Page 699 of 733 FirstFirst ... 199599649689691692693694695696697698699700701702703704705706707709 ... LastLast
Results 17,451 to 17,475 of 18305
  1. #17451
    Thailand Expat

    Join Date
    Aug 2017
    Last Online
    Yesterday @ 09:31 PM
    Location
    Sumatra
    Posts
    4,114
    Quote Originally Posted by Dragonfly View Post
    and you failed to answer, as usual

    you obviously root for the exploitation of the workers by the elite, not very different from your accusations targeted to SeekingAss
    Are you claiming that your statement posed a question? It didn’t. Just your usual nonsensical political diatribe.
    Why would I answer a question that doesn’t exist?
    Especially when you are so accomplished at avoiding questions yourself.

  2. #17452
    Thailand Expat cyrille's Avatar
    Join Date
    Oct 2006
    Last Online
    @
    Posts
    18,774
    Excellent piece on the idiocy of thinking BREXIT will cut down on bureaucracy.


    Putting the lead back in paint, the sewage back on beaches and enhancing the lethality of children’s toys. These are just some of the “opportunities” for deregulation offered in Sajid Javid’s call for the public to propose ways to diverge from the EU rulebook.


    Slashing European regulation has long been an article of faith for the Tory party, fulfilling both its Thatcherite and Europhobic instincts. No matter that recent history – from the global financial crisis to the tragedy at Grenfell Tower – has taught us that regulation is a public good to be protected, not an evil to be eradicated.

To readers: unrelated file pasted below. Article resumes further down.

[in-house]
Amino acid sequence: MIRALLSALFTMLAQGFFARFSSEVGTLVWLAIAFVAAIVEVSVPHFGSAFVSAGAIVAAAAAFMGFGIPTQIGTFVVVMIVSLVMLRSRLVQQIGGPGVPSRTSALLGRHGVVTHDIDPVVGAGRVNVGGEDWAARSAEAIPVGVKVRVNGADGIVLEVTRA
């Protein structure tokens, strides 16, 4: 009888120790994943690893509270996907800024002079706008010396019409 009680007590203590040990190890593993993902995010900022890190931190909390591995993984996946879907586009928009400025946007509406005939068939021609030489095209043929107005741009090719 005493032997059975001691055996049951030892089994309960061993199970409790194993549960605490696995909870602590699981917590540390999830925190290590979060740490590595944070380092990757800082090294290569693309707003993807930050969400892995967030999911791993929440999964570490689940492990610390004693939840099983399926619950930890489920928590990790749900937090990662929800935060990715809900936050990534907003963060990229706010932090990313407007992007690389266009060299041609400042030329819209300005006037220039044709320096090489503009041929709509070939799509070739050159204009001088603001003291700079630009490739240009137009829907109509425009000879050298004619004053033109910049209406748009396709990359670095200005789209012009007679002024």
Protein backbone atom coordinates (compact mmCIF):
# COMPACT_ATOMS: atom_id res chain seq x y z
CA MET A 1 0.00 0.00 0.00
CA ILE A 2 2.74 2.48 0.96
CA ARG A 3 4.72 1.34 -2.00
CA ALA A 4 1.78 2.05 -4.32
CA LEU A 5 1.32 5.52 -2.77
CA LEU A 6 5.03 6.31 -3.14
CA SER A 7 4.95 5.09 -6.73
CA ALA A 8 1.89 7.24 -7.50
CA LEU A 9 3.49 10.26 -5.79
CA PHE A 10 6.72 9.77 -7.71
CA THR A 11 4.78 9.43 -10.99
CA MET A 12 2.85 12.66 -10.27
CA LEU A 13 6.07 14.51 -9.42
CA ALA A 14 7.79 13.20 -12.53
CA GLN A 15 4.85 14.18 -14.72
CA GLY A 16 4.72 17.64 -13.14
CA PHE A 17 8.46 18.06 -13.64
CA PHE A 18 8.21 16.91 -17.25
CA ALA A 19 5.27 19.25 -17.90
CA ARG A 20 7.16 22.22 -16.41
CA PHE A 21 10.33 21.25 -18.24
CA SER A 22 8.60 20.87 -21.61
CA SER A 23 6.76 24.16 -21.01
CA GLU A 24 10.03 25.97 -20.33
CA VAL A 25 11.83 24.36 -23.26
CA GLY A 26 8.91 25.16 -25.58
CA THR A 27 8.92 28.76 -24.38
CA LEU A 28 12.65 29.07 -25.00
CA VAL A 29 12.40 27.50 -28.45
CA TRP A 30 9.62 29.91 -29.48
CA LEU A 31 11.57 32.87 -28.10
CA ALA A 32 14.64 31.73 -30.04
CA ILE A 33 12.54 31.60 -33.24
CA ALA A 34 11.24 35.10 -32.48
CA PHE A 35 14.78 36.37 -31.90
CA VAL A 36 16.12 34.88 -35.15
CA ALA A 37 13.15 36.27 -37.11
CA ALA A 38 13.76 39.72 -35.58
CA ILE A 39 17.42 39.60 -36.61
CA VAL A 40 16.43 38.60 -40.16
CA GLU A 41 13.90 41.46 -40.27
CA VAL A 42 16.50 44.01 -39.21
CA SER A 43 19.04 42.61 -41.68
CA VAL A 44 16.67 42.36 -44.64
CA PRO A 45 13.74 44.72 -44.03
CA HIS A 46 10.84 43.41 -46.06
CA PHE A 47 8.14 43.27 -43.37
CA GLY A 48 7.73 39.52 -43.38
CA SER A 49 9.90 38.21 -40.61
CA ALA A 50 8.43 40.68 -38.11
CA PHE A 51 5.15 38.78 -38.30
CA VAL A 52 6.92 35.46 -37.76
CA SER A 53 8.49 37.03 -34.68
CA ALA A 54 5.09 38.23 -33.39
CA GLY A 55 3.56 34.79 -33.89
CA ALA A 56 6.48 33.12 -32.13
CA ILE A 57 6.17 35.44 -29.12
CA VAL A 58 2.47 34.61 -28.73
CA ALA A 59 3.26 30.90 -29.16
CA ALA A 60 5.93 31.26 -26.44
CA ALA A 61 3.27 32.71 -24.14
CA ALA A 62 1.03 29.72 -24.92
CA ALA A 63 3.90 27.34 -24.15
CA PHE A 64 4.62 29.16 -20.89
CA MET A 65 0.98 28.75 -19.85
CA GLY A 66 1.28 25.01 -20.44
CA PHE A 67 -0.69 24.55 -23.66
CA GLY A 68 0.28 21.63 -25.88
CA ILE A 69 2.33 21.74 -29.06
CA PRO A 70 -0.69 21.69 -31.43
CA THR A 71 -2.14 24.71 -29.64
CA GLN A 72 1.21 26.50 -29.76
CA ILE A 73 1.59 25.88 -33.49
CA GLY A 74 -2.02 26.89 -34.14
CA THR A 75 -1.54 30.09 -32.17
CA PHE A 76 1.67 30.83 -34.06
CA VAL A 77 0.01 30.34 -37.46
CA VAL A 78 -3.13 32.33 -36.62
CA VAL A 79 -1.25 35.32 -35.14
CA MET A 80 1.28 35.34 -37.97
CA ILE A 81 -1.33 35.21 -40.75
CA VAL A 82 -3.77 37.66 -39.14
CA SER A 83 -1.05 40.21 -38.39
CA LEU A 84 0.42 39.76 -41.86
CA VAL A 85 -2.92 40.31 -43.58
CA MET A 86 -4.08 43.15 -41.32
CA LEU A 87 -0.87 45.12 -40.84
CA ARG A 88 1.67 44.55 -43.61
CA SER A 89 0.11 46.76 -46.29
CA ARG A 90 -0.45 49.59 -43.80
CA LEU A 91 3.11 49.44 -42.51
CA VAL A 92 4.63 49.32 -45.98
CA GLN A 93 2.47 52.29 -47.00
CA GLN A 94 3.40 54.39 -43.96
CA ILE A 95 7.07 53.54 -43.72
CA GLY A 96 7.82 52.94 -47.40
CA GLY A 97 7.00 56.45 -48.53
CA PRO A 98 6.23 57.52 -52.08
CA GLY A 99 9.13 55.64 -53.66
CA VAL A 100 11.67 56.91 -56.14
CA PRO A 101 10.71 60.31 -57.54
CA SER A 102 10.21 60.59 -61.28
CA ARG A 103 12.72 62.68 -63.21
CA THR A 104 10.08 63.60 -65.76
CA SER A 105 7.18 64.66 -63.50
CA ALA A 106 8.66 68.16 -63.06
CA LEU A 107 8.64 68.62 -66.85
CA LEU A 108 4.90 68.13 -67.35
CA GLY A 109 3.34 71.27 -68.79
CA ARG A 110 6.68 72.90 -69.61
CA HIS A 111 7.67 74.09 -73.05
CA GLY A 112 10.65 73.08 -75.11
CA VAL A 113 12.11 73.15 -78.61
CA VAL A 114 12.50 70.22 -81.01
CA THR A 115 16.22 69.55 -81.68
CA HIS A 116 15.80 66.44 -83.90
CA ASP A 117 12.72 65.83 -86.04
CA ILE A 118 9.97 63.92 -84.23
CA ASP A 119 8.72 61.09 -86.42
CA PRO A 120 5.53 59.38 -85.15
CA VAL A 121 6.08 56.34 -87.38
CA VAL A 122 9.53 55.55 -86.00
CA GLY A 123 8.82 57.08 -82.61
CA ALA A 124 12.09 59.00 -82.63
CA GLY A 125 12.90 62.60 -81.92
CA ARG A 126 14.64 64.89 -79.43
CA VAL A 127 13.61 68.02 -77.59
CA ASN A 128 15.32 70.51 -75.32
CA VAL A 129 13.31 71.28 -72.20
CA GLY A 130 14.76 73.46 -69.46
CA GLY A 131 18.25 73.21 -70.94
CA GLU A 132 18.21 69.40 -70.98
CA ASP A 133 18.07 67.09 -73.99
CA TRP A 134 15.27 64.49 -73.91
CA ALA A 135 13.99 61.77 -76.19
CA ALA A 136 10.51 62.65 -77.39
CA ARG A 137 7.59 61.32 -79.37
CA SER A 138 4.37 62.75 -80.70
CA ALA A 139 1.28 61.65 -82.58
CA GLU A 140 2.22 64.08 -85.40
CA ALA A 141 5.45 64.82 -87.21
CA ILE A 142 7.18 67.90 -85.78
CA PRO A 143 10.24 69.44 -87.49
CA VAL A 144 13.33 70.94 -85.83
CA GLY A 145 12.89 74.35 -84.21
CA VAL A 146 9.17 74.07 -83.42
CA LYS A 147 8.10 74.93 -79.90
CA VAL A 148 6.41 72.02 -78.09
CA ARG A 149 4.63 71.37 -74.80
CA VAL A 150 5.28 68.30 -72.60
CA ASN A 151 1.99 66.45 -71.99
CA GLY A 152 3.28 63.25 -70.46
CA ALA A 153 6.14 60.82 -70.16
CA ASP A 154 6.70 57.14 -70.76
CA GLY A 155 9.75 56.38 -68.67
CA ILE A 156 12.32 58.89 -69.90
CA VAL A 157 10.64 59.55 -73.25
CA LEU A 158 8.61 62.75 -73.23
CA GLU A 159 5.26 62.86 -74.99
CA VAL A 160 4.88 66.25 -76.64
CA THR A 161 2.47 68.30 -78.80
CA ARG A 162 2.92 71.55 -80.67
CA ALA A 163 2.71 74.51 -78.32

Just like Boris Johnson, Javid has learned to live outside history, eschewing any responsibility for his party’s decade in power. Brexit is presented as a fresh start for the country and the government. The idea of divergence is crucial to provide Brexit with a sense of purpose.
    But the truth is Brexit will create a more bureaucratic state rather than a more agile one. The UK now needs to build its own regulatory functions in Whitehall to replace those that were delegated to Brussels. From medicines to chemicals to aviation, the UK will need to replicate European agencies, no matter the chancellor’s ideological bent. Instead of sharing these regulatory functions with 27 other states, Britain will now need to shoulder the responsibility alone. Brexit will be a boon for British bureaucrats.


    Good regulation requires deep technical expertise. Neither the public, politicians nor commentators possess the expertise to judge whether medicines are safe or whether complex financial instruments pose a risk to economic stability. Brexit may have been the politics of the gut – the instinct that the country would be better off out – but it is only viable with a vast expansion in the number of technocrats.

    So what will these technocrats do? The fundamental error is to think that less burdensome regulation means a lower regulatory burden. In practice it means two sets of regulation to replace one, if the UK and the EU operate with different standards and rules – even if they are lighter touch here than across the Channel. That means complexity goes up, not down.